The U.S. Department of Justice's Civil Rights Division just redefined "sexual harassment" for the University of New Mexico and the ramifications could extend far enough to include common, everyday speech as harassment.
The new definition is the result of an investigation into the university's handling of sexual harassment complaints by students on its Albuquerque campus. It was centered on previous reports of students feeling they weren't taken seriously when reporting allegations of sexual misconduct and that UNM gave preferential treatment to certain students, such as athletes and fraternity members.
Because the publicly-funded university falls under Title IV and Title IX anti-discrimination requirements, the DoJ stepped in to make sure the prohibitions these regulations require are met. But several outlets are concerned that the federal government's conclusions have threatened the First Amendment rights of students.
This is what the DoJ sent to UNM's President Robert Frank to help him "clarify" what constitutes sexual harassment:
[Current UNM] policies… fail to define sexual harassment in a consistent manner, and conflate the definition of harassment with the definition of a hostile environment…
In addition, each of these policies mistakenly indicates that unwelcome conduct of a sexual nature does not constitute sexual harassment until it causes a hostile environment or unless it is quid pro quo. Unwelcome conduct of a sexual nature, however, constitutes sexual harassment regardless of whether it causes a hostile environment or is quid pro quo. Indeed, federal guidance defines sexual harassment as "unwelcome conduct of a sexual nature. It includes unwelcome sexual advances, requests for sexual favors, and other verbal, nonverbal, or physical conduct of a sexual nature, such as sexual assault or acts of sexual violence."
Hostile environment is not part of the definition of sexual harassment, nor is it required for "unwanted conduct of a sexual nature" to be deemed sexual harassment.
The Foundation for Individual Rights in Education (FIRE) believes this broadened definition will have a dramatic impact on how students engage in free speech on campus.
"The DOJ, like the Department of Education’s Office for Civil Rights (OCR) before it, is counting on the unpleasant connotations of the term 'sexual harassment' to keep the media and public from noticing that it is defining an enormous amount of everyday speech as sexual harassment," writes FIRE's Joseph Cohn. "Did you overhear someone retelling an Amy Schumer joke about sex that you found unpleasant? According to the DOJ, that makes them a harasser—even if they only did it once and didn’t do it again after you asked. If that’s harassment, the term is devoid of meaning."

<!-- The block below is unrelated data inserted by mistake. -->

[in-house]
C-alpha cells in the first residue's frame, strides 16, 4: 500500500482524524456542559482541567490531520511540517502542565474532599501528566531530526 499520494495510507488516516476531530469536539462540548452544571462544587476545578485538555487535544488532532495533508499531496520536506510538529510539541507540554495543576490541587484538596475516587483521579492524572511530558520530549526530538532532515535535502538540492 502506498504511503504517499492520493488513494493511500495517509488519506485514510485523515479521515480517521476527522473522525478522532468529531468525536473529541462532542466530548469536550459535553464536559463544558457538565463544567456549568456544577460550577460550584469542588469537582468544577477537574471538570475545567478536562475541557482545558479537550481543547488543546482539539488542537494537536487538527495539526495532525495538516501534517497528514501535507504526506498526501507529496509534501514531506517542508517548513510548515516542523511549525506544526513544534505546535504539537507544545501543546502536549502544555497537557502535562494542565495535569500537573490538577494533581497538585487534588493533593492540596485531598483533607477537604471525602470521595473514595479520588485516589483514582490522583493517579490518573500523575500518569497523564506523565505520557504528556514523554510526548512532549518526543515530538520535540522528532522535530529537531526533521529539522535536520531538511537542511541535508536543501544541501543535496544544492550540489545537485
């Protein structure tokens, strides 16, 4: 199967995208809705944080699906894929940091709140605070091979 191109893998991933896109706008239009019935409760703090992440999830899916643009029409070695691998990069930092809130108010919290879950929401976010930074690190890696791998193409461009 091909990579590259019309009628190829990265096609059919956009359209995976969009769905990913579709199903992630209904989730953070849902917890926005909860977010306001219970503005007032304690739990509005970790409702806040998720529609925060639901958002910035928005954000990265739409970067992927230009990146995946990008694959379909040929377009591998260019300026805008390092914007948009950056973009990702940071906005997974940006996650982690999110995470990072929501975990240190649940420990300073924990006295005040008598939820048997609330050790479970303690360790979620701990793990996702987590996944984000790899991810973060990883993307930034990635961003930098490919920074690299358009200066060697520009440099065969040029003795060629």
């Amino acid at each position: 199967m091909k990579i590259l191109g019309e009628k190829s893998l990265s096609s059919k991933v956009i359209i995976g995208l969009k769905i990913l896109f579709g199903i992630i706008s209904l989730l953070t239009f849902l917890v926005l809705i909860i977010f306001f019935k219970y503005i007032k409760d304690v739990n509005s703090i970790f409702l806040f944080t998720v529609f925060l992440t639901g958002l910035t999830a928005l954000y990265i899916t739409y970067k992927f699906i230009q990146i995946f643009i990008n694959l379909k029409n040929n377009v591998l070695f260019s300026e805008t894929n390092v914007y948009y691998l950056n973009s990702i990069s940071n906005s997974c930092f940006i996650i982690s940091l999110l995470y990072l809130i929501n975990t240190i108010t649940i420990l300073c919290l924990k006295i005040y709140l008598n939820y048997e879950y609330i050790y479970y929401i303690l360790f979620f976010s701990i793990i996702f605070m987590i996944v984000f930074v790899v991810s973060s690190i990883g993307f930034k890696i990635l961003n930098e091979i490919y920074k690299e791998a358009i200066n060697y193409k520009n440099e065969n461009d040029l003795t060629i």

Furthermore, the Pandora's box this opens for everyone on campus could essentially make, as Cohn states, "99.9% of Americans into harassers at some point in their lives." This will spawn investigations and will encourage "silence" among students and professors for fear they may brought before Title IX "inquisitions" and have their lives or careers ruined.
Hans Bader is a former attorney for OCR and points to Title IX policy that imposes penalties against those accused of sexual harassment, which could include suspensions, no-contact orders, and even forbidding the accused from being in the same room/dorm/library, etc. as their accuser.
"If exclusion from key areas on campus can be triggered by a sexual harassment complaint over nothing more than a dirty joke or a criticism of feminism, the chilling effect will be huge," Bader recently wrote in The Washington Examiner.
FIRE says it supports these types of penalties on a case-by-case basis, but warns that the DoJ's "wholly subjective definition of sexual harassment" is "a recipe for censorship:"
FIRE often uses the example of jokes to illustrate the perniciousness of attempts to censor constitutionally protected speech, because it’s a simple and universal illustration that anyone can understand. But people should not be deceived into thinking that investigations into alleged sexual harassment will mostly be confined to “dirty jokes” or sex talk that the average American might care little about. The DOJ’s mandate to investigate all complaints under an entirely subjective definition of sexual harassment—even if the speech prompting the complaint is protected by the First Amendment—will result in more unjust and unnecessary investigations.